“I know most countries are taking good care of our pandas, like Fubao in Korea and Meixiang in Japan,” Amy said. “But I don’t think it is a very humane thing to do because the pandas also have five senses and develop emotional attachment just like humans. I feel sad that they are used as gifts to the other countries because they are symbolic to China.” 

On the contrary, Annie Huang (‘24) saw no harm in panda diplomacy and rather believed the Memphis Zoo facilitated this tragedy.  

“Renting out pandas is a means of showing friendship,” Annie said. “The problem is that the [Memphis] zoo is not a very prosperous place, and I think they don’t have enough funding. But it was them who asked for pandas, and this result is quite disgraceful.” 

“I think [panda diplomacy] is beneficial for China in terms of international presence,” said Joy, sharing a similar opinion. “I am happy that people around the world can appreciate the cuteness of Pandas, but they are actually very endangered. [The Memphis Zoo is] destroying the efforts China had made to protect the pandas and destroying our trust in other zoos and even the nation.”  

“I think the whole zoo is problematic,” said Catherine Shen (‘25), who was also aware of other animals’ condition in the Memphis Zoo. “The entire zoo needs to be reorganized, including the work of the staff and the attitude of the executives.” 

Even though the zoo claimed that they will send Yaya home on time, Webb students are generally suspicious about the zoo’s integrity for different reasons.  

“Various media platforms are just stopping me from seeing the whole picture,” Amy said.  

Amidst the confusion of public opinion reported, students speculated about the return of Yaya.  

“I don’t think the zoo can send Yaya back on time,” Annie said. “It involves a lot of formalities, especially since one of the pandas passed away. But I think the Memphis Zoo will ensure Yaya’s survival because there are many eyes on the matter now.” 

More people showed their expectation for Yaya’s healthy return.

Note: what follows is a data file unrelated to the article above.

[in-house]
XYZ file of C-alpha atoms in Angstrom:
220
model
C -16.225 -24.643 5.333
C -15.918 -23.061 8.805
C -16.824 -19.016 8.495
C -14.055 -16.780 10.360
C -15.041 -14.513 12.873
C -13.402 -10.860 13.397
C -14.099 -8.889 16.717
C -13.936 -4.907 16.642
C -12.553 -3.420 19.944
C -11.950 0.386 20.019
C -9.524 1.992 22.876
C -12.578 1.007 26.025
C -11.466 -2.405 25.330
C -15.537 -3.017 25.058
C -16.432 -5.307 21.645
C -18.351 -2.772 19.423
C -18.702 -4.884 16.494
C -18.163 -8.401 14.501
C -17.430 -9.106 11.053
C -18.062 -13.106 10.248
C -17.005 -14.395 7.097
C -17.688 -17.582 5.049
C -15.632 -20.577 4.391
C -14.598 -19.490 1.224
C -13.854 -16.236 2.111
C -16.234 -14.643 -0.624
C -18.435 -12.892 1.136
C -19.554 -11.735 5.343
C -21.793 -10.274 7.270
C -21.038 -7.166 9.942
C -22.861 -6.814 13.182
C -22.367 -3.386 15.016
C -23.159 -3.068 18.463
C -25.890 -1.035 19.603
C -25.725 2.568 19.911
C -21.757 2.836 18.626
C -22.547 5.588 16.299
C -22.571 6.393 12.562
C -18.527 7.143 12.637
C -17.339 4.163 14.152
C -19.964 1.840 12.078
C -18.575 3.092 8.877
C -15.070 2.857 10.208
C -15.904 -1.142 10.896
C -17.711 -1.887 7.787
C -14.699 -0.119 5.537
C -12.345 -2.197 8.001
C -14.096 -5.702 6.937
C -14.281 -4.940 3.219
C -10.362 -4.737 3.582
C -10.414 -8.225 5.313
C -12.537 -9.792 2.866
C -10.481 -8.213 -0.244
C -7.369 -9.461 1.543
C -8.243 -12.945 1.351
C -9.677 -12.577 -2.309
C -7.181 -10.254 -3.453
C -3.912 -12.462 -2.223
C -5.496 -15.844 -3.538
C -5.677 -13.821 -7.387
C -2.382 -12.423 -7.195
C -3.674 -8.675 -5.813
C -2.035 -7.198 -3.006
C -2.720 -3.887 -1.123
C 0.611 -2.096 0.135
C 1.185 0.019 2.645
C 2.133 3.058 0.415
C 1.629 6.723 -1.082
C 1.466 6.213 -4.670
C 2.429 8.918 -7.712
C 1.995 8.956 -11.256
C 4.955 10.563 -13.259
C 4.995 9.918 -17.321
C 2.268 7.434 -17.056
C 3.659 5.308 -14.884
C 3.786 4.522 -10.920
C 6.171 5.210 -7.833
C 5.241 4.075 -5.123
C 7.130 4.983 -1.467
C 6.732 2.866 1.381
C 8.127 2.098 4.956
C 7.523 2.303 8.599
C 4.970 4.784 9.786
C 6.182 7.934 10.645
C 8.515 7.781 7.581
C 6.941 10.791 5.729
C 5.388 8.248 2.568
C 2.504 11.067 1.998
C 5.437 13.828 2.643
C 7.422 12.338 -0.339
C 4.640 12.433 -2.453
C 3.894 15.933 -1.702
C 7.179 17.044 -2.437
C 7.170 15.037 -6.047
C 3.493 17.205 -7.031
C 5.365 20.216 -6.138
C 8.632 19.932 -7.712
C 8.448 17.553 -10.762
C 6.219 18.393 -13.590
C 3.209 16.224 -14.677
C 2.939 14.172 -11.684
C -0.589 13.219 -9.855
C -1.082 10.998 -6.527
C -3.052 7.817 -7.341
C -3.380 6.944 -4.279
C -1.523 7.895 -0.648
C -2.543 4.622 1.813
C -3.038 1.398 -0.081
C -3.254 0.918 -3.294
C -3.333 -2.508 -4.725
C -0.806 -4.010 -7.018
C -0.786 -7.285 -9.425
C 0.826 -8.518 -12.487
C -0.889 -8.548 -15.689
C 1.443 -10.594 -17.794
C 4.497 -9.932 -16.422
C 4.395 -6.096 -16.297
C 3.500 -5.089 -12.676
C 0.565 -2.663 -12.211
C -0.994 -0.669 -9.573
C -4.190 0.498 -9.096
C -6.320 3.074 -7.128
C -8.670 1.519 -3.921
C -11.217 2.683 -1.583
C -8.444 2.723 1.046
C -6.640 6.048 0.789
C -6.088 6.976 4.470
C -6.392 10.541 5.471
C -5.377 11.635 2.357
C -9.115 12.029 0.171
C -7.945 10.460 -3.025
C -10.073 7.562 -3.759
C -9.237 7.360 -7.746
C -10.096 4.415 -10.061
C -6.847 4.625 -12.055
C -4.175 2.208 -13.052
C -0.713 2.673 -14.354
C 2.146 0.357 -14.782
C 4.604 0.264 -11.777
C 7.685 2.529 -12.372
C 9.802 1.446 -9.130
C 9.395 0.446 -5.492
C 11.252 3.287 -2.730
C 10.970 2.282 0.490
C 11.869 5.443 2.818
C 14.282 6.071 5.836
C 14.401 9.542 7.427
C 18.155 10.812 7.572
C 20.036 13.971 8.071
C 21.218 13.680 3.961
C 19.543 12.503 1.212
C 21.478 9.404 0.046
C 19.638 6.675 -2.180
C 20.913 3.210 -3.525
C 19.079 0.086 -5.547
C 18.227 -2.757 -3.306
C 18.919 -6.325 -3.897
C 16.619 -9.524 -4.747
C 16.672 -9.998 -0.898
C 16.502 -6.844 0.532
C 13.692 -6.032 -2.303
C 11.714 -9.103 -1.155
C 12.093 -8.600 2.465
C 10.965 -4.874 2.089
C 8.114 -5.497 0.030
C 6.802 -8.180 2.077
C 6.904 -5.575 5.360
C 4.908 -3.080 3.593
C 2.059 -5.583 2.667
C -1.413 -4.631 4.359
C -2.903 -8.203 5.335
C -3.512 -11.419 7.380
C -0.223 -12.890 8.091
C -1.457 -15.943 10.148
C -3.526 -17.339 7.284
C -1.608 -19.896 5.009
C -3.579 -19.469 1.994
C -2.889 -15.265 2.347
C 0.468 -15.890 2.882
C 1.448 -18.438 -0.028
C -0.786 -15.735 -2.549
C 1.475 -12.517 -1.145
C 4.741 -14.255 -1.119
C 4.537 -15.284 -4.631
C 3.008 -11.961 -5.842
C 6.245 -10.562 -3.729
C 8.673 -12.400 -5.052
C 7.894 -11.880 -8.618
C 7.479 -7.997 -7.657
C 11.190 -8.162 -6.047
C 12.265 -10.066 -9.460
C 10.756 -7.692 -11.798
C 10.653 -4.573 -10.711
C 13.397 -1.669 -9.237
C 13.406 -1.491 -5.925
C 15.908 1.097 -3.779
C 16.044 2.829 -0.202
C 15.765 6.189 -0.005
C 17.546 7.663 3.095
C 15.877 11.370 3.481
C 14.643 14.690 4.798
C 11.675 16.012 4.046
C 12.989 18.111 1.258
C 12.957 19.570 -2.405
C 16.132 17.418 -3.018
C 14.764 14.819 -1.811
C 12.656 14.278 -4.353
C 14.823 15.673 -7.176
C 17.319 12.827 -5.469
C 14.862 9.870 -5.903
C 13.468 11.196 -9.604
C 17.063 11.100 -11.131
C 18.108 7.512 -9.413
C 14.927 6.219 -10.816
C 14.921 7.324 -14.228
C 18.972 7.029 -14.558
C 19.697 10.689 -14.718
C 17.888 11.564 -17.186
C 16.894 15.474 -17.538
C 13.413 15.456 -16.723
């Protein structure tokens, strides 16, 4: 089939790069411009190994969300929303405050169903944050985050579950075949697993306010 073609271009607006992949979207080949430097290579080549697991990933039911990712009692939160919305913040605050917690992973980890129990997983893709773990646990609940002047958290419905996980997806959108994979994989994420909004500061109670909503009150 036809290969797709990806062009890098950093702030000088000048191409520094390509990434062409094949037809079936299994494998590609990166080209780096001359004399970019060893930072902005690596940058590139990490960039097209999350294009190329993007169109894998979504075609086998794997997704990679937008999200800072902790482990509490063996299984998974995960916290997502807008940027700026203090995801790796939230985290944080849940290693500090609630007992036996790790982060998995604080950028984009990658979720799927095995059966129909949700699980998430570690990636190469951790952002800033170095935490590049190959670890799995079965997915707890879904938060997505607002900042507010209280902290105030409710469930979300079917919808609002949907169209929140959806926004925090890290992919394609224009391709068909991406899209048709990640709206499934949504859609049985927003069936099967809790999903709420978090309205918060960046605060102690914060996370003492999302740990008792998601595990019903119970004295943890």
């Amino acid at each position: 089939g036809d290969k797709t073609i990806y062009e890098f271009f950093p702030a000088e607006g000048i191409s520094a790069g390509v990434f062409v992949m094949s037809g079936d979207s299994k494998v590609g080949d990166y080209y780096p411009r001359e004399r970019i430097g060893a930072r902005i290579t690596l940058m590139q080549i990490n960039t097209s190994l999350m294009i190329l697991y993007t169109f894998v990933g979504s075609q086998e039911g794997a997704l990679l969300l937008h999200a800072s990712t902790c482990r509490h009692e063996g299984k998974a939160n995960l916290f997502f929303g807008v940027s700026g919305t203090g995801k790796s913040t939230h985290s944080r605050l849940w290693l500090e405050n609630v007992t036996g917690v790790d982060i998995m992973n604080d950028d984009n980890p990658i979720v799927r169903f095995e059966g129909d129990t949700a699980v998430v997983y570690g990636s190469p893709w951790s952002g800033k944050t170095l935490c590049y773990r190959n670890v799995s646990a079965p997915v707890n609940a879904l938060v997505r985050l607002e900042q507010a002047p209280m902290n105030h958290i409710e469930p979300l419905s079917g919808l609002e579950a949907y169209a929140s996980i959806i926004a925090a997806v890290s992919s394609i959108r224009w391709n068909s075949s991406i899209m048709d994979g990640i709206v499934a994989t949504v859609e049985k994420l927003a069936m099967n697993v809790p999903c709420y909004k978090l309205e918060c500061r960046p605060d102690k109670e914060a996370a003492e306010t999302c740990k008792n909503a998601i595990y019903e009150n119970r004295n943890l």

“I hope she can survive, taking her home is the hope” Joy said. “But whether or not that will happen, nobody knows.” 

Lele’s death also drew Chinese people’s attention to the pandas around the worldIt was reported that the panda family in the National Zoo in Washington was also surviving in poor conditions, and some people are currently speaking out for them as well.  

After being away from home 20 years, Lele’s life spurred attention for the change to Yaya and animal cruelty in zoos. However, the pandas’ futures remain uncertain.  

“We will fight for the treatment that Yaya deserve.” said Joy, along with the determination of all Chinese students.  

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About the Contributor
Chloe Wang
Chloe Wang, Social Media Manager
Upon meeting Chloe Wang ('24), her laid-back personality reveals itself. Besides spending a relaxing summer back home in China, Chloe also ventured into the Inner Mongolia, casually unwinding on a camel's back while she rode through the desert and grasslands. As she returns to Webb, Chloe continues to express her carefree nature when hanging out with her friends at the Claremont Village, playing video games, experimenting with makeup, and watching anime. Chloe seeks to expand and learn more about her own culture, especially when she is away from home, and especially while she is experiencing new and different ways of life, such as living at a boarding school in a different country. Chloe has the quiet strength of immersing herself in her own world and is focused on improving her journalistic skills and her knack for innovation. As the Webb Canyon Chronicle’s Social Media Manager, Chloe hopes to increase the readership for the website by promoting the WCC on social media. Cross paths with Chloe Wang on campus, and her dynamic personality is impossible to miss.  Song: Melody – 陶喆